This research review has been written to serve two purposes. The first is to explain the coming-to-be of comparative legal history as a scholarly practice in both its European and its extra-European emphases. The second is to present exemplary research representing not only the comparative perspective’s concrete achievements to date, but also, and more pronouncedly, to stimulate the scholarly imagination. The review selects a key sampling of texts, which demonstrate how comparative legal history may be pursued and what it may achieve.
This insightful book assesses the theory of constitutional pluralism in light of the events of the Eurozone crisis of the past decade. Based on an analysis of how national courts reviewed the crisis response mechanisms and participated in the European-level political process, Tomi Tuominen argues that constitutional pluralism is not a valid normative theory of European constitutionalism.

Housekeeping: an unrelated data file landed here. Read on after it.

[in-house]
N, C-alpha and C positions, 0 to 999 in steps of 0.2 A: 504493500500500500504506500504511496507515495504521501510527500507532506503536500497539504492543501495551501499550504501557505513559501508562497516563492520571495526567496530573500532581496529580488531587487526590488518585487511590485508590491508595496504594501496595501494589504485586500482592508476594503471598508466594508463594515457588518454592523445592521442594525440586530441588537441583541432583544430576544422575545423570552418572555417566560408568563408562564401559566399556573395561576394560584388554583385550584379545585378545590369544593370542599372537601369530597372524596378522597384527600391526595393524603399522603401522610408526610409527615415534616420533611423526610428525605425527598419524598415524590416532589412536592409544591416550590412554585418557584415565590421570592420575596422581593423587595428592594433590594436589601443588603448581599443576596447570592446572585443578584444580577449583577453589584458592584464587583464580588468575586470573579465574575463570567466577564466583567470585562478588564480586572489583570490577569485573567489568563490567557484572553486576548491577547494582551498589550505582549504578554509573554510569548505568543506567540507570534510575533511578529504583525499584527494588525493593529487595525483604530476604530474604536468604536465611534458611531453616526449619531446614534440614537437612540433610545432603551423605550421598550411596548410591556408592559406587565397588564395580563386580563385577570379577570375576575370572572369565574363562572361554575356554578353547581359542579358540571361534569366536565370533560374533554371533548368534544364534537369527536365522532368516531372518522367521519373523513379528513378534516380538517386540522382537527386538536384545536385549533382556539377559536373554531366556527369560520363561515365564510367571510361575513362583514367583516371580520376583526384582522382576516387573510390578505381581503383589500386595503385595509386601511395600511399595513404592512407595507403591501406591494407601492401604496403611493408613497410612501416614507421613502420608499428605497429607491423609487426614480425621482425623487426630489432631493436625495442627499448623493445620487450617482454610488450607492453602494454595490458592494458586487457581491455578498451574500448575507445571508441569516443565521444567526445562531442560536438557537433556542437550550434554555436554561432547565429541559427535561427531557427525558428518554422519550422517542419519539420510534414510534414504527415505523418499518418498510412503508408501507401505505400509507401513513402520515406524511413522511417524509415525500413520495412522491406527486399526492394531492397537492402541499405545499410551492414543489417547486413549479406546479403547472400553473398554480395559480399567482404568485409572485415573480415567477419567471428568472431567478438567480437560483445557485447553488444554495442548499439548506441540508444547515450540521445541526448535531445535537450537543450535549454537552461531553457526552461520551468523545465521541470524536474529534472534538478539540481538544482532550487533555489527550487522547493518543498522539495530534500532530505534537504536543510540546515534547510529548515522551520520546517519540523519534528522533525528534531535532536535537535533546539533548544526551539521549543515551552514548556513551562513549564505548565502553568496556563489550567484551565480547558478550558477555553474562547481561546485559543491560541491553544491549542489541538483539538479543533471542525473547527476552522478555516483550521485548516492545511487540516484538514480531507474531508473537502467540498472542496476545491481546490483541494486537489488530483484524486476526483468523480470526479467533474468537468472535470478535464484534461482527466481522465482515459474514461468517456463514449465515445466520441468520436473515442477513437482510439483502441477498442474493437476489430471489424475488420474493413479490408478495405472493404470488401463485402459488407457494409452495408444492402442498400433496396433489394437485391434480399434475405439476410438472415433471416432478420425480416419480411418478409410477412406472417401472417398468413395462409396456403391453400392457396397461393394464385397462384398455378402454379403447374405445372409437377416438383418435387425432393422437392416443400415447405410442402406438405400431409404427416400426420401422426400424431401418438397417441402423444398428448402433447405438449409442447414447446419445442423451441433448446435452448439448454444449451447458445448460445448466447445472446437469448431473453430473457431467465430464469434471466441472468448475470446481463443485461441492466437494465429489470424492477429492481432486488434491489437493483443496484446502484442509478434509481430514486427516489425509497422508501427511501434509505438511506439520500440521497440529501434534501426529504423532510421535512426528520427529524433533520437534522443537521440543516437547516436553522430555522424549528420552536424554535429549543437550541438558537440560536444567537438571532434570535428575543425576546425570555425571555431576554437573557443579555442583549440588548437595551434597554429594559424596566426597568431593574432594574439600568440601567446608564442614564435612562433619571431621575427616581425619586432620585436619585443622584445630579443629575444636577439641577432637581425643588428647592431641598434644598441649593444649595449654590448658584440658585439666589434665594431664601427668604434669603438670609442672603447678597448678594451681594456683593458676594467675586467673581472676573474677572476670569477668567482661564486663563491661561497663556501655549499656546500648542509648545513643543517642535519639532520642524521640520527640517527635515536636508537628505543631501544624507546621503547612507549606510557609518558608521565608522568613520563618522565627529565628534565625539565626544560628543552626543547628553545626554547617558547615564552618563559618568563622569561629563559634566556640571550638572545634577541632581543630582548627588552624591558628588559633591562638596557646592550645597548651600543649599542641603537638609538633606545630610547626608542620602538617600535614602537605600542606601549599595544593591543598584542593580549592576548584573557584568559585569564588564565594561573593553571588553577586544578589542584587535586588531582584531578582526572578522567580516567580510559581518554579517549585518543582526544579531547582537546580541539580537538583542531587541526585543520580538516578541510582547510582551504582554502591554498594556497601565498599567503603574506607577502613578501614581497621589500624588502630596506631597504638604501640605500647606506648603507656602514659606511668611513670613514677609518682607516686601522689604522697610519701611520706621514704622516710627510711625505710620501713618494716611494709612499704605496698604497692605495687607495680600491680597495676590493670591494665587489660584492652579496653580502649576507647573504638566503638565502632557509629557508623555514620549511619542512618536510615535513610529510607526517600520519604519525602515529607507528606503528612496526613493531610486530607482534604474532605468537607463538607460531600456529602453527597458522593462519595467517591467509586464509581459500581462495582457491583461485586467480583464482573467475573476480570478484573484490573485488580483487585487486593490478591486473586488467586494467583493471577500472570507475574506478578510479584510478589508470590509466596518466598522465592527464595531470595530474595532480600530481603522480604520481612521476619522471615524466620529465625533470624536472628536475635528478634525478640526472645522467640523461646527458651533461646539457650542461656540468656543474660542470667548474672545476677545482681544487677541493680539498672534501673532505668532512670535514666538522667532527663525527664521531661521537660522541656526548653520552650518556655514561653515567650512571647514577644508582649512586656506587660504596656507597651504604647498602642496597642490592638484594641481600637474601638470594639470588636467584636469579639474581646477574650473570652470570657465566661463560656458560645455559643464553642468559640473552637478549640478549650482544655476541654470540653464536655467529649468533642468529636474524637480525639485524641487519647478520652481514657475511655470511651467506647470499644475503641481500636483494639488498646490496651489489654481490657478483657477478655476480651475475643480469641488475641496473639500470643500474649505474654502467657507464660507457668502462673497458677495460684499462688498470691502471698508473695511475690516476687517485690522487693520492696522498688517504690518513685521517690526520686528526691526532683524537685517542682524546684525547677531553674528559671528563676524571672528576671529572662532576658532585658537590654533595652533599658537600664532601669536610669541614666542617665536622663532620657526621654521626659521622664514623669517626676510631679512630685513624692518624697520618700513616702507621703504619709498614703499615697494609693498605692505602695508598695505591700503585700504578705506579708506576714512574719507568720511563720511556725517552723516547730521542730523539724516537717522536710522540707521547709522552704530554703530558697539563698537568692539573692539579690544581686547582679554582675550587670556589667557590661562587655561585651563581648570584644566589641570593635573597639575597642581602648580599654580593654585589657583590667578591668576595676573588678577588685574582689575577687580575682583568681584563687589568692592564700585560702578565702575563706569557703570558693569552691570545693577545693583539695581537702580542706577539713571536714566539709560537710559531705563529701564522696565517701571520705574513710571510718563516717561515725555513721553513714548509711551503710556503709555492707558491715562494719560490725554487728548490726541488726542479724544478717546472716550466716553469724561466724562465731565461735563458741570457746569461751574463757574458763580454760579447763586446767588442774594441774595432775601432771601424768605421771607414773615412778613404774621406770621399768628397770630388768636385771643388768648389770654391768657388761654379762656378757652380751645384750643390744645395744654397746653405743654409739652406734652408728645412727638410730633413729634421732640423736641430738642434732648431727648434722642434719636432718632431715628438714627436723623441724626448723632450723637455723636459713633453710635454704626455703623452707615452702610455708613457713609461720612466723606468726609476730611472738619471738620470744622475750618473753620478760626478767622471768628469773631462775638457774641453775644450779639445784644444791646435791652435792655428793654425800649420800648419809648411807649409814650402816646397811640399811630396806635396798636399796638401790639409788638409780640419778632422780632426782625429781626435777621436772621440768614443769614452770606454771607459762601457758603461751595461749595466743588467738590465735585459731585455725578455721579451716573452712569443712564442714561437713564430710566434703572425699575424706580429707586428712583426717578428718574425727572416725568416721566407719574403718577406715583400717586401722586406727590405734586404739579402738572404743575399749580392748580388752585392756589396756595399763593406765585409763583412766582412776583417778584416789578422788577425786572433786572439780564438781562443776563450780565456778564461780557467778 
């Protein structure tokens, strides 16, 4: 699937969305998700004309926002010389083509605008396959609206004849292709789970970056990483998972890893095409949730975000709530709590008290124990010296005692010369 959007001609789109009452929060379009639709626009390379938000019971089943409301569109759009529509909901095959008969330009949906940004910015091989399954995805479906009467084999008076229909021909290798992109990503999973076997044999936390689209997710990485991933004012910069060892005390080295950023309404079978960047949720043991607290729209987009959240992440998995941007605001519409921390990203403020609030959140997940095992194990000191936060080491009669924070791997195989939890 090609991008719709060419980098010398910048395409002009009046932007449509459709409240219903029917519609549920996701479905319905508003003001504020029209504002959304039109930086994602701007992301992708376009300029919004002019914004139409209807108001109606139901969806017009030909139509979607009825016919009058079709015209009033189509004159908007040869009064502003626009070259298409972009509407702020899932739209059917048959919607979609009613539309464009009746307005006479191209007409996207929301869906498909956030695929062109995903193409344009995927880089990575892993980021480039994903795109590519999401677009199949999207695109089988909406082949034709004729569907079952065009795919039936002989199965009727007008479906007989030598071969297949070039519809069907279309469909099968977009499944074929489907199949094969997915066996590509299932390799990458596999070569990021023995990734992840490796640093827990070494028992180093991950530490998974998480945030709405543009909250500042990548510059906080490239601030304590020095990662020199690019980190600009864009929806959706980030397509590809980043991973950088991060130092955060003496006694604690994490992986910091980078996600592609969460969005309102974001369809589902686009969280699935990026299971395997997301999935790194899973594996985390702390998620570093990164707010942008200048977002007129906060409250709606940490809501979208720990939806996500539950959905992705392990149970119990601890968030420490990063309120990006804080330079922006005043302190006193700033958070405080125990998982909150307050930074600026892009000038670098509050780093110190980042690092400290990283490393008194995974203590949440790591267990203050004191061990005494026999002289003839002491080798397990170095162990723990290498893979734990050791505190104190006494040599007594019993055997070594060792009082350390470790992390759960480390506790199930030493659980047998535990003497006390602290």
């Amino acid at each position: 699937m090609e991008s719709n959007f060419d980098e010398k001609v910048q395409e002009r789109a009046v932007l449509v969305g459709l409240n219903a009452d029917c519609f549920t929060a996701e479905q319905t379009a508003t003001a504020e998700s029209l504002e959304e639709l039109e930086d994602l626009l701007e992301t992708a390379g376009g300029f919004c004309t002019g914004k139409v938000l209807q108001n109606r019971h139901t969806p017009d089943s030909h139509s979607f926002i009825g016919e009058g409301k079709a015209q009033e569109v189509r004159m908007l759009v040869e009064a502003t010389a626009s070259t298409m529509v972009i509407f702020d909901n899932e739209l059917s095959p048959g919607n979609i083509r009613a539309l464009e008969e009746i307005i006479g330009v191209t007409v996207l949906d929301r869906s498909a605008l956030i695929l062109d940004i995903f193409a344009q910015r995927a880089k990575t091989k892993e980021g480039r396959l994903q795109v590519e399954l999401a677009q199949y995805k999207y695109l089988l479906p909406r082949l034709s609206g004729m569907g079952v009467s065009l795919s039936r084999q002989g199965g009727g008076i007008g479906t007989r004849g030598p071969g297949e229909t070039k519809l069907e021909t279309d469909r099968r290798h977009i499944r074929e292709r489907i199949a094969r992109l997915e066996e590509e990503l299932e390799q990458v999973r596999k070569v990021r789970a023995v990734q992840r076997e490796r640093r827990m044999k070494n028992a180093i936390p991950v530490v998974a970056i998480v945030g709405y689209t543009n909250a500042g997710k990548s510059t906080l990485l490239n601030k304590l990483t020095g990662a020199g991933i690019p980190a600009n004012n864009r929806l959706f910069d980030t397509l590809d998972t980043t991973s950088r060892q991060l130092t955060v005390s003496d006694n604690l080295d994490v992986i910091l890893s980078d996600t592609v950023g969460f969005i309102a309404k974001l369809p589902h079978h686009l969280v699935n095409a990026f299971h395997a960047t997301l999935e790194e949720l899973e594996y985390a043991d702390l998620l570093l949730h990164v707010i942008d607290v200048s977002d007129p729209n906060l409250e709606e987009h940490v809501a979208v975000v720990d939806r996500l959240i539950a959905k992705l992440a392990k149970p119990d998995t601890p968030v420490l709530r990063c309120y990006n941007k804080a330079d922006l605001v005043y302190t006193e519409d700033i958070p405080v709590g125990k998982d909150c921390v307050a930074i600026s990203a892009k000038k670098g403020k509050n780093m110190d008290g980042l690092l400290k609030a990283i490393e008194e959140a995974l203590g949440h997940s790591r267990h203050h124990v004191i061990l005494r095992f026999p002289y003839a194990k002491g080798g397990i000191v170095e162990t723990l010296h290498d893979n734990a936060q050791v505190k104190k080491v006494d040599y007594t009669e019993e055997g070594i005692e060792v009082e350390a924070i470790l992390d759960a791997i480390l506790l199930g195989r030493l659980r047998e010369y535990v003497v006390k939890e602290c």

Allan Beever lays the foundation for a timely philosophical and empirical study of the nature of law with a detailed examination of the structure of evolving law through declaratory speech acts. This engaging book demonstrates both how law itself is achieved and also its ability to generate rights, duties, obligations, permissions and powers.
This research handbook provides a state-of-the-art perspective on how corporate governance differs between countries around the world. It covers highly topical issues including corporate purpose, corporate social responsibility and shareholder activism.